Tuesday, April 11, 2006

Guardedly optimistic about DST

The 19 Minutes staff has called the Milwaukee area home for around six weeks, and we continue to marvel at quite a few things we experience every day. Daylight Saving Time, for starters. After seven years in Arizona, Daylight Saving Time took me by surprise.

Not the setting-the-clocks forward part, of course. You have to have live in a Habitrail, turned away from all forms of media, to miss the helpful reminders to set your clocks forward. I believe even Iron Chef Chinese, Chen Kenichi, took a few seconds out of the Rutabaga Battle to remind Americans to set their clocks an hour ahead.

The aspect that threw me was the part where it actually stays light later in the evening. For the first week after we sprang forward, I was continually confused by the visual cues around me – convinced it was earlier than the clock claimed. But after getting used to it, I have to give it a pretty favorable review. Not only is it nice to get home from work in daylight, but I could now get things done in the garden, should I suddenly develop an affinity for gardening.

The Milwaukee area also continues to dazzle me by its amazing proliferation of crossing guards. There are probably half a dozen schools between my house and the park-and-ride lot, and each of them has a platoon of crossing guards at the intersections nearby. These are adults wearing bright orange jackets or vests, and who carry hand-held stop signs to let children get to school more quickly and safely.

Or you would imagine that is their charge. The reality is that Milwaukee-area crossing guards are a little scattershot. Maybe it’s their training program. When I was a crossing guard, at Glenallan Elementary School (the crossing guard program against which all others are judged), Officer Barnes instructed us to wait until a group of children had reached the curb before having them all cross at once (perhaps to ratchet up the body count in the event of an accident).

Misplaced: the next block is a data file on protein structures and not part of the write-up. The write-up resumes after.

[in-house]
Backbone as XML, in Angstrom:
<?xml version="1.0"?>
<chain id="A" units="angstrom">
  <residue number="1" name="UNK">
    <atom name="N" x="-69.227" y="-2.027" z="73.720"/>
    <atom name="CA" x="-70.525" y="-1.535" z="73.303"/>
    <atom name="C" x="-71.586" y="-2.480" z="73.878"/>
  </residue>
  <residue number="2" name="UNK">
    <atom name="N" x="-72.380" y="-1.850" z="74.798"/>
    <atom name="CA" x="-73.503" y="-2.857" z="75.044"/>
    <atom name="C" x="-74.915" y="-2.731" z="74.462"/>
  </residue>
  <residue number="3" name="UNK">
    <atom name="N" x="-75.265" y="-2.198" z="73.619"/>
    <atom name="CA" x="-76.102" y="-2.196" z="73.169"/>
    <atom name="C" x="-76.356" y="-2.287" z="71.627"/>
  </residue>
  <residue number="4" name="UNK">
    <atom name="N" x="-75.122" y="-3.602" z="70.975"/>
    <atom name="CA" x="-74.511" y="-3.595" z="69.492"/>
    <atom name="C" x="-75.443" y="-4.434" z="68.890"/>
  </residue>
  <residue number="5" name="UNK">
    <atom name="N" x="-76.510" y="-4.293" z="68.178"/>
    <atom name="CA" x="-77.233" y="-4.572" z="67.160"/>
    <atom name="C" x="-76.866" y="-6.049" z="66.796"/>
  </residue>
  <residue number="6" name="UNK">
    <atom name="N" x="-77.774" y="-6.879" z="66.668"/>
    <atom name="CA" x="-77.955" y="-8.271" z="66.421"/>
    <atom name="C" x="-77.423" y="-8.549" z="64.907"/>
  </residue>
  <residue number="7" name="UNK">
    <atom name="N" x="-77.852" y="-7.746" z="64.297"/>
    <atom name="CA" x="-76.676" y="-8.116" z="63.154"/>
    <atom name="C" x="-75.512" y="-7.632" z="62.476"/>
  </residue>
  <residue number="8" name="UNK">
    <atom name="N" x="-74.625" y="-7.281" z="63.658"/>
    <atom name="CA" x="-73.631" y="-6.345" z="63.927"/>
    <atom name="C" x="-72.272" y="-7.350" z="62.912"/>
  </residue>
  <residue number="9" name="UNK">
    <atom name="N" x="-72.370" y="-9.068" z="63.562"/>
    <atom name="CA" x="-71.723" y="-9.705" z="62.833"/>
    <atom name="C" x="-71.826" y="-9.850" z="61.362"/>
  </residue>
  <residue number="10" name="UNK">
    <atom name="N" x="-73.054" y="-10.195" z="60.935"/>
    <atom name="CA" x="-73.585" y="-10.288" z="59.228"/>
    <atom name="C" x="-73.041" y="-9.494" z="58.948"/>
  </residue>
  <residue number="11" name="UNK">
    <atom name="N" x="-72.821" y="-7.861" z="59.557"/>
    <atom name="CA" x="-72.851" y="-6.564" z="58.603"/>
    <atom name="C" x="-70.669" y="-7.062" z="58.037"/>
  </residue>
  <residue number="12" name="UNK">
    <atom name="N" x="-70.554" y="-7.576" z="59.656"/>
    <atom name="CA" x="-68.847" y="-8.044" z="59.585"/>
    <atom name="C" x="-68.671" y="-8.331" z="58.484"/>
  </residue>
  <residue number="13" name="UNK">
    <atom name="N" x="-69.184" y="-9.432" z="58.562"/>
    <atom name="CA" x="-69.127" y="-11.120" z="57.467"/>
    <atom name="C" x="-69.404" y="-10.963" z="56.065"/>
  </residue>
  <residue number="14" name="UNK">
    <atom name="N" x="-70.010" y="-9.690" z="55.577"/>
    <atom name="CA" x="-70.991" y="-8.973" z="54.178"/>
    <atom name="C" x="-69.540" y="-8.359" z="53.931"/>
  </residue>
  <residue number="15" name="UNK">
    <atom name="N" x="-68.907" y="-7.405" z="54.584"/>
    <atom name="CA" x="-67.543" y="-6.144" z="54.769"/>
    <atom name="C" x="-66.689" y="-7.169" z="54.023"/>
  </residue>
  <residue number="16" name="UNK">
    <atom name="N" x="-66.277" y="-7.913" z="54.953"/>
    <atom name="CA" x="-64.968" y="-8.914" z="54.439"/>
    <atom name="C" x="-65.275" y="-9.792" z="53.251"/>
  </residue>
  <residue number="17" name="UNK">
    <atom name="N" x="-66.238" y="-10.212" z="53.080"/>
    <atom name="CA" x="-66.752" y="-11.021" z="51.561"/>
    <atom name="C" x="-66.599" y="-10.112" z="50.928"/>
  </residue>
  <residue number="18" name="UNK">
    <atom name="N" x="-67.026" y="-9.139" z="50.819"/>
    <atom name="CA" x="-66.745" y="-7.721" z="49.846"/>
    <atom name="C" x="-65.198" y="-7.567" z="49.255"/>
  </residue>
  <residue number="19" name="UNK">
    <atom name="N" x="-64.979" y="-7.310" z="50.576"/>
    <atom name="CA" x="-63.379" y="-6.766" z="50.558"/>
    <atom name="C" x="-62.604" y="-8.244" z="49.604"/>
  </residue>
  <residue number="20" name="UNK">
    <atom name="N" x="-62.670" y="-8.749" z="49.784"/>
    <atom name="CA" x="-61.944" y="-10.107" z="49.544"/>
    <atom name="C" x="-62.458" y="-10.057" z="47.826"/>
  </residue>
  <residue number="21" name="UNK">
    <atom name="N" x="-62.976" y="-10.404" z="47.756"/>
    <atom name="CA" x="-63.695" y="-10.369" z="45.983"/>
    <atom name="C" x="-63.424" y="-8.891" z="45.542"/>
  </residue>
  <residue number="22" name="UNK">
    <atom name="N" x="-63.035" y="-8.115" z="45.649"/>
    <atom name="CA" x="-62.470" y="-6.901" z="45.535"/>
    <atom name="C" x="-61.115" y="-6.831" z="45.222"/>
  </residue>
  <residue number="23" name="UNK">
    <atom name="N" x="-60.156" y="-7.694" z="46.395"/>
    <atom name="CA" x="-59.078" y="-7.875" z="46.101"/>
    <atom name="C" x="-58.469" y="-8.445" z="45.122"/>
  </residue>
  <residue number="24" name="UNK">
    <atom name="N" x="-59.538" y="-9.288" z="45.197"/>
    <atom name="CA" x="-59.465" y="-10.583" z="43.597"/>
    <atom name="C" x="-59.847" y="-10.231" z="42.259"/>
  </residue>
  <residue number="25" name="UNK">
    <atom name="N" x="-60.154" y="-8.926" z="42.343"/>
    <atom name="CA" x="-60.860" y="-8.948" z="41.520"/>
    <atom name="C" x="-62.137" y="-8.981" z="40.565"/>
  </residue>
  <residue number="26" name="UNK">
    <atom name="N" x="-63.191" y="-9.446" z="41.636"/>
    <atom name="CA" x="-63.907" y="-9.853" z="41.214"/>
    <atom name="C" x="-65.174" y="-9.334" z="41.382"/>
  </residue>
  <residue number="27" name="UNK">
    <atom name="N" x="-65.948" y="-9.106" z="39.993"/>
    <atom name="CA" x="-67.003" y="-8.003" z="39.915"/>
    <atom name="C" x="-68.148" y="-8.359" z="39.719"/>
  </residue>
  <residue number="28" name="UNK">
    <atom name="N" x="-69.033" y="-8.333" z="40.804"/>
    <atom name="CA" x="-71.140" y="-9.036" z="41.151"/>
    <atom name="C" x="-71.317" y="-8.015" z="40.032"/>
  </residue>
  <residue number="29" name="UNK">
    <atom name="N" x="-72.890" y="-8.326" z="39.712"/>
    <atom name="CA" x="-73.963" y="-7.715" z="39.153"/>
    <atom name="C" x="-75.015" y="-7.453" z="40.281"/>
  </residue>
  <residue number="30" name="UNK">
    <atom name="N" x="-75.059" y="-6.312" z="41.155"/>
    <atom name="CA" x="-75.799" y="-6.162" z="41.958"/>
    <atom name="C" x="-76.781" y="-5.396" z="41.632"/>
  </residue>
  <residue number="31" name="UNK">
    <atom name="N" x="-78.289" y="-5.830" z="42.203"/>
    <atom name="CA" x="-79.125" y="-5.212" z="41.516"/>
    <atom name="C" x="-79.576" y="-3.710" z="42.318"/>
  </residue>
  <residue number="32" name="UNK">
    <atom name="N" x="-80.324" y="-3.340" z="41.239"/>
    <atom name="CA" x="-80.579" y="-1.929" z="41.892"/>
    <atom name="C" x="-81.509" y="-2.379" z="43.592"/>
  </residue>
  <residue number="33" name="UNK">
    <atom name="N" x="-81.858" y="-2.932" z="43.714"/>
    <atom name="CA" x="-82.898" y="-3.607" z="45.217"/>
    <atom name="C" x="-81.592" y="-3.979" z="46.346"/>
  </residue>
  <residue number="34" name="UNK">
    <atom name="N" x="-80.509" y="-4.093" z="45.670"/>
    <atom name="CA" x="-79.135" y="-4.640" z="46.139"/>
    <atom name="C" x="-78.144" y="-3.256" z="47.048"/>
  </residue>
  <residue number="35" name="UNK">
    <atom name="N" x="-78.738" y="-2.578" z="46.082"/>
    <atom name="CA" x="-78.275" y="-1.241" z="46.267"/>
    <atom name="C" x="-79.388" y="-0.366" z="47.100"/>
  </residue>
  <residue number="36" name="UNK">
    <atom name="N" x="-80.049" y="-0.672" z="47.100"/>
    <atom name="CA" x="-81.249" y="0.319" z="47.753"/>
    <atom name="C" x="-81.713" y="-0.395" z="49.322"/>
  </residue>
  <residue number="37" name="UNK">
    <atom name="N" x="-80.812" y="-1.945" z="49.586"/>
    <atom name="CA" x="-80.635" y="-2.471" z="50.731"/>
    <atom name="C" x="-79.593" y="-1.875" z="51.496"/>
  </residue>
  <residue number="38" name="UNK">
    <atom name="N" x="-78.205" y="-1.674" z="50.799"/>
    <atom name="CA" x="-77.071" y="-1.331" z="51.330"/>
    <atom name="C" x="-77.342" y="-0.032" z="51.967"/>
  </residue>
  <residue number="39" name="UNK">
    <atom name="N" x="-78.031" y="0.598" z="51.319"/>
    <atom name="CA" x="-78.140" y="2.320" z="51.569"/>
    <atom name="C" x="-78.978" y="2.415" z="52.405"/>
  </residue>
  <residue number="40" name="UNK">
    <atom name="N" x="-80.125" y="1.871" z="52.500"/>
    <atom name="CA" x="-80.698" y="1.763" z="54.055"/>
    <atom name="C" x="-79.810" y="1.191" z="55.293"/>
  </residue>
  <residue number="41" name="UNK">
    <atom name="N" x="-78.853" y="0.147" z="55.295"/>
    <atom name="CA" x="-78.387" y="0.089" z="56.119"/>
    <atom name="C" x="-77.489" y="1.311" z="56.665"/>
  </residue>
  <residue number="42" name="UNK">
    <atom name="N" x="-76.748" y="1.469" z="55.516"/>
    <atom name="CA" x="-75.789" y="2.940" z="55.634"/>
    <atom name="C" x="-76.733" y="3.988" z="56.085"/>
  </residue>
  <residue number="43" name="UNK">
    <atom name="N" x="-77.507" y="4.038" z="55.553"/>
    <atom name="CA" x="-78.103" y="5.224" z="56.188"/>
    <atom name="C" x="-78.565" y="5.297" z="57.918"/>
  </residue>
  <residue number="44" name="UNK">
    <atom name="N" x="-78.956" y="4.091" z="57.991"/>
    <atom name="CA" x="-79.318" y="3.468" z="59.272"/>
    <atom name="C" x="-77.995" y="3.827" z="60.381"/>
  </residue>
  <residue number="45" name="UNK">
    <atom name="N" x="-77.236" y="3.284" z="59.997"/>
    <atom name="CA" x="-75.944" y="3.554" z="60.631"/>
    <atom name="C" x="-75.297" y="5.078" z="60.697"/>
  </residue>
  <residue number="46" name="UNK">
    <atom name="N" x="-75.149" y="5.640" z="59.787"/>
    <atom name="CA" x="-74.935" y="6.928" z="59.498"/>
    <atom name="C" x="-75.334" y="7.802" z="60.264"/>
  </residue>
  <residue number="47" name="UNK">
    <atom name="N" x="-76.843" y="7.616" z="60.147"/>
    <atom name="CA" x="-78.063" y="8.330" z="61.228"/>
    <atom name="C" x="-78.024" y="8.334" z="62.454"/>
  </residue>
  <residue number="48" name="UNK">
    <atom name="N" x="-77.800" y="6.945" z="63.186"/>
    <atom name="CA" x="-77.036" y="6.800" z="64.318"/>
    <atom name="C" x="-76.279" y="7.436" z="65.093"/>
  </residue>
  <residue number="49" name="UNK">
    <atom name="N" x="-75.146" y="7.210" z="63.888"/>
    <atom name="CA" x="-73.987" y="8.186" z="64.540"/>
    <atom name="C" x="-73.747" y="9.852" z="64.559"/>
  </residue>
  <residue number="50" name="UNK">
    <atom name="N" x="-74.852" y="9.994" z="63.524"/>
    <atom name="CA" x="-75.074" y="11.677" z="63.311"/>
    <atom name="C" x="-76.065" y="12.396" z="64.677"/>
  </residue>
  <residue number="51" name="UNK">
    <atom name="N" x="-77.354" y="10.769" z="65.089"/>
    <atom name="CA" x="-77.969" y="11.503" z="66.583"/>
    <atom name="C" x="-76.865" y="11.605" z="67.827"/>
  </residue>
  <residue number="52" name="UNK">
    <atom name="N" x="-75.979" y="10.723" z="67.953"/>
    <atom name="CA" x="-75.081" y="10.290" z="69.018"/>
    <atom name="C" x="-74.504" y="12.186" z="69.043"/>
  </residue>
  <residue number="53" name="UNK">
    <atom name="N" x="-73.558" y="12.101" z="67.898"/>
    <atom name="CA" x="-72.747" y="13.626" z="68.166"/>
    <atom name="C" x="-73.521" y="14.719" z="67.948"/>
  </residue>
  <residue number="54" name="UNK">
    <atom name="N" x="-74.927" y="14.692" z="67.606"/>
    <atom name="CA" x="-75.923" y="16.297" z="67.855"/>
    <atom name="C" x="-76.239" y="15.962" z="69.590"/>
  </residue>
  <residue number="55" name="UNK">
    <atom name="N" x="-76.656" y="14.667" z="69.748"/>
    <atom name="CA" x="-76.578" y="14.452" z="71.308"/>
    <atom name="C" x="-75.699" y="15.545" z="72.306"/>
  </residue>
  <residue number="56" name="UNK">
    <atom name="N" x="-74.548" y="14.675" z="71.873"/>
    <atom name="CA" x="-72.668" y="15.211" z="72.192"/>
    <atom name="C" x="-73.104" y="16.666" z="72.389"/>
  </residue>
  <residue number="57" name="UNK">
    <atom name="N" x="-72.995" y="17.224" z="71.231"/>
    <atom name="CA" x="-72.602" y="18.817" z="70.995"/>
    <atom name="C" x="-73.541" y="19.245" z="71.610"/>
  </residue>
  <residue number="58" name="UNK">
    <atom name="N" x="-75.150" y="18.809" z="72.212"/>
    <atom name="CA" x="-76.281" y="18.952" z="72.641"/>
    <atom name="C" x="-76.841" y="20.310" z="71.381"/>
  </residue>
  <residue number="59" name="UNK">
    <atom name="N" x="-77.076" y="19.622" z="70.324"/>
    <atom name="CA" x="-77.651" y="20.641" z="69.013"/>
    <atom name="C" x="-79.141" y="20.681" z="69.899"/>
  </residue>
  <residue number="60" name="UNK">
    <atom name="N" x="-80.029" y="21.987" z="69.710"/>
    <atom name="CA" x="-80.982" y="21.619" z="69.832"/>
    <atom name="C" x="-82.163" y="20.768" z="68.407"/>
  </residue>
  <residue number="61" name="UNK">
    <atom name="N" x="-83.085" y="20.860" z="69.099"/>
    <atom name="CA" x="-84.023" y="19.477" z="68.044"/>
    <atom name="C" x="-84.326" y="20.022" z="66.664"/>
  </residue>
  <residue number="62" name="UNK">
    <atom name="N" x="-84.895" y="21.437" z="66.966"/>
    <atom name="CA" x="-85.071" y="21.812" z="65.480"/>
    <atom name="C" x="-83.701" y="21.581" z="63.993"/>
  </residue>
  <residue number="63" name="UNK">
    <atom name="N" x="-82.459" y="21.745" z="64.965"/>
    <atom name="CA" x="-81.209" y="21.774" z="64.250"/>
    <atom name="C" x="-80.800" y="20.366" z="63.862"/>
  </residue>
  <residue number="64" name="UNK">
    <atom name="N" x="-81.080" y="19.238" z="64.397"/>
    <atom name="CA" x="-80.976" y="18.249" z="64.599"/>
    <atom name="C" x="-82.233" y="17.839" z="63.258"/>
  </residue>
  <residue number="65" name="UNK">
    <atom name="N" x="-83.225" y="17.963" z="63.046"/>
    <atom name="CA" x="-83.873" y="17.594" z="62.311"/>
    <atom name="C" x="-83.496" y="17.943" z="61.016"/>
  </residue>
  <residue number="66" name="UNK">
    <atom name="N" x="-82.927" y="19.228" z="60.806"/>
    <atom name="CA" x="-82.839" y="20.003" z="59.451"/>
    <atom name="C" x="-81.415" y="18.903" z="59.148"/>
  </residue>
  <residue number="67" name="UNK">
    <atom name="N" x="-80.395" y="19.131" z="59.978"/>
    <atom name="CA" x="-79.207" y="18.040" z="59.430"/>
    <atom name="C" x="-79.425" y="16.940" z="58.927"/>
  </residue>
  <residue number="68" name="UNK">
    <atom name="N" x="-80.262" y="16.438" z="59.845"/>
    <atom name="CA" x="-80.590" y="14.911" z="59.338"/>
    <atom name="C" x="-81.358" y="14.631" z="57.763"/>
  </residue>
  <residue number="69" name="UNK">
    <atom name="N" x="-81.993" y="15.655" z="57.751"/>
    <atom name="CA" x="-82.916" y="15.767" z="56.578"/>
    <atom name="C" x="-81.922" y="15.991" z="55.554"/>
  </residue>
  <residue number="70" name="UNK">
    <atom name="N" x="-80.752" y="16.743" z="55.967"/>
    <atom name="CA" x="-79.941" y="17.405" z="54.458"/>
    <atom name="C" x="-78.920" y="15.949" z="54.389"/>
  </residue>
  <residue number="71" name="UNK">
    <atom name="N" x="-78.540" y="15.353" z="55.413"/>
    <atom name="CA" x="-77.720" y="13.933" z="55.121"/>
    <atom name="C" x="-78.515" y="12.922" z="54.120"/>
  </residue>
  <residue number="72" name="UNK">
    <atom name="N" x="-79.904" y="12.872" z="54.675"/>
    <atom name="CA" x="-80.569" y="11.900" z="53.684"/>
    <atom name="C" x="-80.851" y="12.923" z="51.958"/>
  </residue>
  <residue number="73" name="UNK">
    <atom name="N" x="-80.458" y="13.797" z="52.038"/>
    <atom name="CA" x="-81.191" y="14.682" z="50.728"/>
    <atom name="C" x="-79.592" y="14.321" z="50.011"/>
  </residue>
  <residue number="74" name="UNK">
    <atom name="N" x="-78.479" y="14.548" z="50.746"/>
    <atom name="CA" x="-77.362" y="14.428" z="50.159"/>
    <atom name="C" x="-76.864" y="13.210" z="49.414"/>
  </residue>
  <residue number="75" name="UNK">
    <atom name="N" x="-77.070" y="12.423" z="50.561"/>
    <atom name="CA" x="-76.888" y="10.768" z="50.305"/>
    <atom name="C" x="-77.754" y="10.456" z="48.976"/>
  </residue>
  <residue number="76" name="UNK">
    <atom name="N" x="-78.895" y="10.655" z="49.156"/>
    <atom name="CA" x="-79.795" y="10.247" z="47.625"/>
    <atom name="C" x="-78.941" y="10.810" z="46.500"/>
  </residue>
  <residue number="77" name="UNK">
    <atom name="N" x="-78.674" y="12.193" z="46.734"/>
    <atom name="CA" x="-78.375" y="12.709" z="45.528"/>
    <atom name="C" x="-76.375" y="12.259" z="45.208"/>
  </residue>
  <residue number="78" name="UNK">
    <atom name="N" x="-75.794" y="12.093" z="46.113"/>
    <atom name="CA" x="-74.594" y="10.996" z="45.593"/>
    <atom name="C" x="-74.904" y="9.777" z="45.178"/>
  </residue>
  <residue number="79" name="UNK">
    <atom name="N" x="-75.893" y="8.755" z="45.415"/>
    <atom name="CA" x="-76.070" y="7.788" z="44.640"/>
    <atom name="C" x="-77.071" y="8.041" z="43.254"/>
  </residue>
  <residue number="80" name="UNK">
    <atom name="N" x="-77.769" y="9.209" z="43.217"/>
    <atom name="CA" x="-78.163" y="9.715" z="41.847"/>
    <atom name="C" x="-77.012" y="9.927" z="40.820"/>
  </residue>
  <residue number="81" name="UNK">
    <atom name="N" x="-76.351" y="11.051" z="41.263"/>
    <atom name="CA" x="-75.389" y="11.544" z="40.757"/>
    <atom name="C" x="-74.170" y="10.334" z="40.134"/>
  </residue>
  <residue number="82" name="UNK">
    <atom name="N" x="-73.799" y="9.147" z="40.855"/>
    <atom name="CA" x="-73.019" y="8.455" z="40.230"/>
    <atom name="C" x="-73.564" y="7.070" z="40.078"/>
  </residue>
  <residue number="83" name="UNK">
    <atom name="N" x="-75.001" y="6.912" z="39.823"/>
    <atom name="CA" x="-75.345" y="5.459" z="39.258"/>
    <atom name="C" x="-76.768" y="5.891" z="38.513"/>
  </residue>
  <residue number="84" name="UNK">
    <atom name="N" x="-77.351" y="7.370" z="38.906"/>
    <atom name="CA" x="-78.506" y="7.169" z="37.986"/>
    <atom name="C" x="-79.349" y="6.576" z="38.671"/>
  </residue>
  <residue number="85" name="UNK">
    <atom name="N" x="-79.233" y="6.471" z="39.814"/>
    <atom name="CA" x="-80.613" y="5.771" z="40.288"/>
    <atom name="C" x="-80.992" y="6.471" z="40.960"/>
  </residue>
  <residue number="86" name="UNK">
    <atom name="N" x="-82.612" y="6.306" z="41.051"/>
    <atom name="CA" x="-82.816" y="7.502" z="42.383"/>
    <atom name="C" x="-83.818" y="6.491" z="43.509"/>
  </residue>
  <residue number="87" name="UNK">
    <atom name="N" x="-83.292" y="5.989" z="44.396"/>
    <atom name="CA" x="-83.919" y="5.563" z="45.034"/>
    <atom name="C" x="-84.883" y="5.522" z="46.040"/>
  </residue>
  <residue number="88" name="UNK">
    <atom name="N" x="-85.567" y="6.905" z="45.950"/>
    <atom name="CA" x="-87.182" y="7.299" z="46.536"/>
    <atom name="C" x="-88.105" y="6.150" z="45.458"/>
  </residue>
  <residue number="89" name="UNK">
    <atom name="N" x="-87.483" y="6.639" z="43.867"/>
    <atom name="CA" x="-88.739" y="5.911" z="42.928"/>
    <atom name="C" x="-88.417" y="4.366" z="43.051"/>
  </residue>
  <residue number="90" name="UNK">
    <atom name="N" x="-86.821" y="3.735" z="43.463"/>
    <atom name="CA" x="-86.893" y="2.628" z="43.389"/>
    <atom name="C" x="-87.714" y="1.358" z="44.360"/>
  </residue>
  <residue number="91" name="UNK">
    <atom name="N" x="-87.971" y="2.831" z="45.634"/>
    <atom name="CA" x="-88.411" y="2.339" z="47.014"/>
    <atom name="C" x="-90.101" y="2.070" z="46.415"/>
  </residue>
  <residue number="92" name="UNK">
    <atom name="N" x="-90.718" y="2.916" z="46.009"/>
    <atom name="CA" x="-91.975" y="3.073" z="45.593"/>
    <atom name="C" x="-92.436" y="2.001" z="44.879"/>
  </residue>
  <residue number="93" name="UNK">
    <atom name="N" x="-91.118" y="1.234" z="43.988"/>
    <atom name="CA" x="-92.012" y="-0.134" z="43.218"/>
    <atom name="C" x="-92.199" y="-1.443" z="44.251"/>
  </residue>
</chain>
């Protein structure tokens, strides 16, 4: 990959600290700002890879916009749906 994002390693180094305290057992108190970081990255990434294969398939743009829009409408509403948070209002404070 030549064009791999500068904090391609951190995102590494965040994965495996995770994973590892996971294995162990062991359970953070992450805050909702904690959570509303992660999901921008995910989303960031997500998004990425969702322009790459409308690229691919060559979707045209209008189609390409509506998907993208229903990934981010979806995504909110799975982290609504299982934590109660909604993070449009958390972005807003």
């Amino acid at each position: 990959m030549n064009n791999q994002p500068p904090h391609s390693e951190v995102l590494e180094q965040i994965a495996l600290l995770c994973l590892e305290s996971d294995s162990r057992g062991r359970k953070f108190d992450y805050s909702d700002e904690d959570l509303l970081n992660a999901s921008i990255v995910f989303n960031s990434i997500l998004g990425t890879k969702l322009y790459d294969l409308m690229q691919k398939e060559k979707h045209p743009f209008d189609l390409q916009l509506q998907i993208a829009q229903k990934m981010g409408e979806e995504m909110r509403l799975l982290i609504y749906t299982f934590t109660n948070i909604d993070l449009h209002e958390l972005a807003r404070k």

The local crossing guard establishment favors a policy wherein they walk out and stop traffic to let one child cross, then head back, only to stop half-way to the curb as another child approaches, after which they stay out in the middle of the street to let a parent – fresh from dropping his child off at school – cross in the other direction. All this does wonders for the blood pressure of Milwaukee-area drivers, which is perhaps why the crossing guards want to keep any potential body counts low.

The crossing guards also are deployed at traffic lights, which seems like an interesting use of resources, considering there are already crossing guards at those intersections, in the form of blinking white guys and orange guys.

Our immediate neighborhood also features a guard known to all as “The Waving Crossing Guard”, who – not surprisingly – stands at her corner and waves at every single passing vehicle, which seems like an oddly distracting activity for a crossing guard to engage in.

And finally, this update on the "Woman Who Probably Has Her Hair Done Very Nicely, Only She Wears a Knit Hat On Top of It Somewhat Precariously, So We Never Actually See What It Looks Like", who often rides our bus, but whom we had lost track of: She has returned to our Freeway Flyer bus, and with the temperature reaching the upper 60s, has - in fact - dispensed with her hat. As it turns out, she sports a simple pony tail. So much for the mystique. We'll now have to scan the bus for another Mystery of the Ages. Stay tuned.

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